Market intelligence agency Mintel announced in November six key trends set to impact the global food and drink market in 2017 – highlighting this will be a year of extremes, from “ancient” products including grains, recipes, practices and traditions to the use of technology to create more and better tasting plant-enhanced foods.
Jenny Zegler, Global Food and Drink analyst at Mintel, said: “This year’s trends are grounded in current consumer demands for healthy, convenient and trustworthy food and drink. Across the world, manufacturers and retailers have opportunities to provide more people with food and drink that is recognisable, saves time and contains servings of beneficial fruits, vegetables and other plants.
"In addition, Mintel has identified exciting new opportunities for functional food and drink designed for evening consumption, progressive solutions for food waste and affordable healthy food for low-income consumers."
Looking ahead to 2017, Mintel’s Ms Zegler discusses the top food and drink trends set to impact global markets.
In tradition we trust
Consumers seek comfort from modernised updates of age-old formulations, flavours and formats.
People are seeking the safety of products that are recognisable rather than revolutionary. The trust in the familiar emphasises the opportunity for manufacturers to look to the past as a dependable source of inspiration such as “ancient” product claims including Ancient Grains and ancient recipes, practices and traditions. Potential also exists for innovations that use the familiar as a base for something that’s new, but recognisable, such as cold-brew coffee.
Power to the plants
The preference for natural, simple and flexible diets will drive further expansion of vegetarian, vegan and other plant-focused formulations.
In 2017, the food and drink industry will welcome more products that emphasise plants as key ingredients. More packaged products and recipes for home cooking will leverage fruits, vegetables, nuts, seeds, grains, botanicals and other plants to align with consumers’ nearly omnipresent health and wellness priorities. Technology will play a part, already we have seen one company use artificial intelligence to develop plant-based alternatives to animal products including milk, mayonnaise, yogurt and cheese.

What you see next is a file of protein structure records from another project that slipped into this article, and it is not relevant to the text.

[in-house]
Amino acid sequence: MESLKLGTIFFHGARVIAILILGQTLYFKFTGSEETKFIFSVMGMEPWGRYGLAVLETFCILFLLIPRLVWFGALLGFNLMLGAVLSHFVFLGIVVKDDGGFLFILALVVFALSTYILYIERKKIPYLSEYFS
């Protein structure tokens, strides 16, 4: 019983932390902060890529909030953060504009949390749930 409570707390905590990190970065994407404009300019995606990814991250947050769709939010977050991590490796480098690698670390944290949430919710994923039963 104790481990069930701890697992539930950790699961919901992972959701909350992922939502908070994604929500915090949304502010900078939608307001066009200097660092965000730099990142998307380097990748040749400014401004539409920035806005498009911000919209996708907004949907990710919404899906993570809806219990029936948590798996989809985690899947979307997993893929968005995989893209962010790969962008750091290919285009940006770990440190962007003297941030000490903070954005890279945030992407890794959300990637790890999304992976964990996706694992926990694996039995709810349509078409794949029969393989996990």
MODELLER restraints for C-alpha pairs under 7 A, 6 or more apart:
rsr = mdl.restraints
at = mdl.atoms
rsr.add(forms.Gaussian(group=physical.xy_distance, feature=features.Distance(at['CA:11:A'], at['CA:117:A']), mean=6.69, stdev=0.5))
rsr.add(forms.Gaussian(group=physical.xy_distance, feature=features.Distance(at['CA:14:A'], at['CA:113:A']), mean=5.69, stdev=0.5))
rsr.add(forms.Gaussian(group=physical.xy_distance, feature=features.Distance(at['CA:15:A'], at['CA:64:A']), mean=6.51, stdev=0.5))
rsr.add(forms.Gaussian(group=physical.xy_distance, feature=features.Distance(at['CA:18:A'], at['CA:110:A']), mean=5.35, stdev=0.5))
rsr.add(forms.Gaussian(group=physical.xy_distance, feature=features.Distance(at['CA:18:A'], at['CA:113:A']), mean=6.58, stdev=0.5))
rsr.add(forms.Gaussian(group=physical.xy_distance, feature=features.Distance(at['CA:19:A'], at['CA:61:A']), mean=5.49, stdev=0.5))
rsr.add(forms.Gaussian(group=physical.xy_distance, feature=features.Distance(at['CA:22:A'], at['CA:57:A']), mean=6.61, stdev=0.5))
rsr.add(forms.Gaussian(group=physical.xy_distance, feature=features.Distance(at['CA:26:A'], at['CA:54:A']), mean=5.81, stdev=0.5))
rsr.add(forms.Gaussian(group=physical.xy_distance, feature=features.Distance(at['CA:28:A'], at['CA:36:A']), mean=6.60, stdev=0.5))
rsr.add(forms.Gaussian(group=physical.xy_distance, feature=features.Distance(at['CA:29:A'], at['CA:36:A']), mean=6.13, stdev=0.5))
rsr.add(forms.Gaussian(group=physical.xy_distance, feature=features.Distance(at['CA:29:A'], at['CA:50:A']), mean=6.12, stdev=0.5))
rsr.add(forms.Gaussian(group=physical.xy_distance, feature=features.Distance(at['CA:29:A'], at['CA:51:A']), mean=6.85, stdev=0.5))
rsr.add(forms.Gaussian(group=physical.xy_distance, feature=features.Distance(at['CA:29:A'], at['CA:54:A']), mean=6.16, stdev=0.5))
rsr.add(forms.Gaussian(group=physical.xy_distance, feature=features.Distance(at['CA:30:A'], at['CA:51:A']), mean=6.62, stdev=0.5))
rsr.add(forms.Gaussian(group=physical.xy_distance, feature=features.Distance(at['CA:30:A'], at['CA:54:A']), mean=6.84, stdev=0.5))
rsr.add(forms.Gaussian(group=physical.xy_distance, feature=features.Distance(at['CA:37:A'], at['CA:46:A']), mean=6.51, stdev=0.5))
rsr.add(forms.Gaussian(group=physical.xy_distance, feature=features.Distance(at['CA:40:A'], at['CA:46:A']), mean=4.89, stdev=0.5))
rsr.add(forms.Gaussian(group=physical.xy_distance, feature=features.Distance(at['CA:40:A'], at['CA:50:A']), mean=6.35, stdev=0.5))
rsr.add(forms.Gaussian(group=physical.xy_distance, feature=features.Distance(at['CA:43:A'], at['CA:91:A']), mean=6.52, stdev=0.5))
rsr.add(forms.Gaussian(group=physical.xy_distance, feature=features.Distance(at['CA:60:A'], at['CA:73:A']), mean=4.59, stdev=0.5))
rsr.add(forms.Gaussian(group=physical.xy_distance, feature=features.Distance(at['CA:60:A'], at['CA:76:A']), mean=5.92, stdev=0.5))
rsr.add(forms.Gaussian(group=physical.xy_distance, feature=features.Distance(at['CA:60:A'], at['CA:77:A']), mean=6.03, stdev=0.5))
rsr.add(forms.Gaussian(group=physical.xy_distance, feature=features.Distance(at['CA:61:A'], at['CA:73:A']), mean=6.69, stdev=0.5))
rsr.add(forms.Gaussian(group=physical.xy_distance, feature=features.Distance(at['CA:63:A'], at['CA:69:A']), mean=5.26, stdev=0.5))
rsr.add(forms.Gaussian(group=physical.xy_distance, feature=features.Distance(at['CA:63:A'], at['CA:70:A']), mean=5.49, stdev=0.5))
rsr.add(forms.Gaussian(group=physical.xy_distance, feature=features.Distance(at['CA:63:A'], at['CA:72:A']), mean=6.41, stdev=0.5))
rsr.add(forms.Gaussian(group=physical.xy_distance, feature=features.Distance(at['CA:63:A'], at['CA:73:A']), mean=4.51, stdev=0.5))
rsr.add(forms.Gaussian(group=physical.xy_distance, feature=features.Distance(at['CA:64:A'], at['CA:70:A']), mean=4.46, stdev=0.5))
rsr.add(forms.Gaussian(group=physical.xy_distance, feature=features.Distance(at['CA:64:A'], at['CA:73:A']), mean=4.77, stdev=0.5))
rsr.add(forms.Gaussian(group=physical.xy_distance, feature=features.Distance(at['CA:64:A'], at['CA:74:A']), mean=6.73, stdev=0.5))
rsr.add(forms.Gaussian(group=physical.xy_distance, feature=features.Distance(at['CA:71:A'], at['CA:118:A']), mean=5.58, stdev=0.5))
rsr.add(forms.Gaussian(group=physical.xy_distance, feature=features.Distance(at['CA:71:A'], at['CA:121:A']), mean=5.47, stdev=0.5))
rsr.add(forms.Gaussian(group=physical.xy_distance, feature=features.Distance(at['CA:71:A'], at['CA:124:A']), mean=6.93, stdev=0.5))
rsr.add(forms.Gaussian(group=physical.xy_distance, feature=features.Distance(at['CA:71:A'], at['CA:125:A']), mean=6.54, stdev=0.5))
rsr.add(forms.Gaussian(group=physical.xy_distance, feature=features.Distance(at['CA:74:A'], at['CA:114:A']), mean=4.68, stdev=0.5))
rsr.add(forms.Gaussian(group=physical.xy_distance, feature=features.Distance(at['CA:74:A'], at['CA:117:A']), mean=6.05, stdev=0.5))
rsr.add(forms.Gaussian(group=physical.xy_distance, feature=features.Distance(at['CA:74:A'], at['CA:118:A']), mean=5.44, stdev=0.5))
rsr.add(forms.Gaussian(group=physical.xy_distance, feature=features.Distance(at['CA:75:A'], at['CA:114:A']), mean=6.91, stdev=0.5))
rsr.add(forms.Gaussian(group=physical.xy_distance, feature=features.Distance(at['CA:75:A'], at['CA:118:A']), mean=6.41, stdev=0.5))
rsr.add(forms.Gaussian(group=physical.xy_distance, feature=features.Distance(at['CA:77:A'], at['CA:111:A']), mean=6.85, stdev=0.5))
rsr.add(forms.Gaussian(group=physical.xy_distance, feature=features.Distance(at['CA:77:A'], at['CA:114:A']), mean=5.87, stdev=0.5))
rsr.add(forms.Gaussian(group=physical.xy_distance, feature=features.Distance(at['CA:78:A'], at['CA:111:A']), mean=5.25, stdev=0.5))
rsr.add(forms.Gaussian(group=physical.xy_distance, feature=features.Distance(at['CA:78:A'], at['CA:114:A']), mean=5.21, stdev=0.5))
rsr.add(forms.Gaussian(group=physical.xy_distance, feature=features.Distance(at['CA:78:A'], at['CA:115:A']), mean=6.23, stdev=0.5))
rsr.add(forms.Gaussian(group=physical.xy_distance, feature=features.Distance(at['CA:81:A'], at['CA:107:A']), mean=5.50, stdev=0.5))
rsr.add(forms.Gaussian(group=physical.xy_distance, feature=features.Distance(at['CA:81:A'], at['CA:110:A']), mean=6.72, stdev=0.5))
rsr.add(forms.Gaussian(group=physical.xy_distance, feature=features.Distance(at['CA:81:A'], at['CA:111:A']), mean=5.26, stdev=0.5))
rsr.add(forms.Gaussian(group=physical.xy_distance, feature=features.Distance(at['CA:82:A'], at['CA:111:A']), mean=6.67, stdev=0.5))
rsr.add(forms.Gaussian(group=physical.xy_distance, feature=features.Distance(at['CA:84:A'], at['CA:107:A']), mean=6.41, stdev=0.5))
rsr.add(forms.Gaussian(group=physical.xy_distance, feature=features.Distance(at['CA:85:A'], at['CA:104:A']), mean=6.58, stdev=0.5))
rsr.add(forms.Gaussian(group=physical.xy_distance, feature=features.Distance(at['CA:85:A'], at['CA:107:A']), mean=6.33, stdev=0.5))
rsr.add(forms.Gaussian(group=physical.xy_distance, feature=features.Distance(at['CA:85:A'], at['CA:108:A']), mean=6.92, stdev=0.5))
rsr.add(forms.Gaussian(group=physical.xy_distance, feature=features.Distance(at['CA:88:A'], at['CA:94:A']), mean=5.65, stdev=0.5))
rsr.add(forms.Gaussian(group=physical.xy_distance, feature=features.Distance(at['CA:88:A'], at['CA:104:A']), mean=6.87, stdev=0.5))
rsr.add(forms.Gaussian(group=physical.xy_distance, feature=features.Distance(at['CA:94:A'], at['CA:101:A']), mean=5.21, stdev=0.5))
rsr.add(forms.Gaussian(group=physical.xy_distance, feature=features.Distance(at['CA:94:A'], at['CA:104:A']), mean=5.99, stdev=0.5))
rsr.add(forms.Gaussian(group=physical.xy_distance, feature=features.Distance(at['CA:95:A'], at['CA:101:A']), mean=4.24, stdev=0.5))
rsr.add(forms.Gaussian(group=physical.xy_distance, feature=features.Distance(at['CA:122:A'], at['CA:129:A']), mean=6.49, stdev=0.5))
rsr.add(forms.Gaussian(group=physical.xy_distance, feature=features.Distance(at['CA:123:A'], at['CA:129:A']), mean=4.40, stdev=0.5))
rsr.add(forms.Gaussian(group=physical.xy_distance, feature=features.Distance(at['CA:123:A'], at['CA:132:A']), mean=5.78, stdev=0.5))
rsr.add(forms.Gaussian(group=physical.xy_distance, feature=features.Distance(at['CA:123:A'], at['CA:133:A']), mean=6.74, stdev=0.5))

The focus of sustainability zeros in on eliminating food waste.
More retailers, restaurants and philanthropic organisations are addressing the sheer amount of food and drink that is wasted around the world, which is changing consumer perceptions. In 2017, the stigma associated with imperfect produce will begin to fade, more products will make use of ingredients that would have otherwise gone to waste such as fruit snacks made from “ugly” fruit and mayonnaise made from the liquid from packaged chickpeas, and food waste will be repurposed in new ways, such as power sources.
Time is of the essence
The time investments required for products and meals will become as influential as nutrition or ingredient claims.
Time is an increasingly precious resource and our multitasking lifestyles are propelling a need for short-cut solutions that are still fresh, nutritious and customisable, already we have seen so-called “biohacking” food and drink that offers complete nutrition in convenient formats. In 2017, the time spent on – or saved by – a food or drink product will become a clear selling point, inspiring more products to directly communicate how long they will take to receive, prepare or consume.
The night shift
Evening is tapped as a new occasion for functional food and drink formulations.
The increasingly hectic pace of modern life is creating a market for food and drink that helps people of all ages calm down before bedtime, sleep better and restore the body while they rest. Products can leverage the reputation of the tea category and use chamomile, lavender and other herbs to achieve a sense calm before bedtime, while chocolate could be positioned to wind down after a stressful day.
Ahead, there is potential for more evening-focused innovations formulated for relaxation, satiety and, taking a cue from the beauty industry, food and drink that provide functional benefits while the consumer sleeps.
Balancing the scales: health for everyone
Healthy food and drink are not “luxuries.” Inequality is not just a political or philanthropic issue — it also will resonate more with the food and drink industry. Many lower-income consumers want to improve their diets but the access to — and the cost of — healthy food and drink is often an impediment.
"More campaigns and innovations are to be expected that will make it easier for lower-income consumers to fulfil their healthy ambitions, including apps to help people make use of ingredients that are on sale and, in a tie-in with Mintel’s Waste Not trend, a value-priced box of “wonky” veg," Mintel said.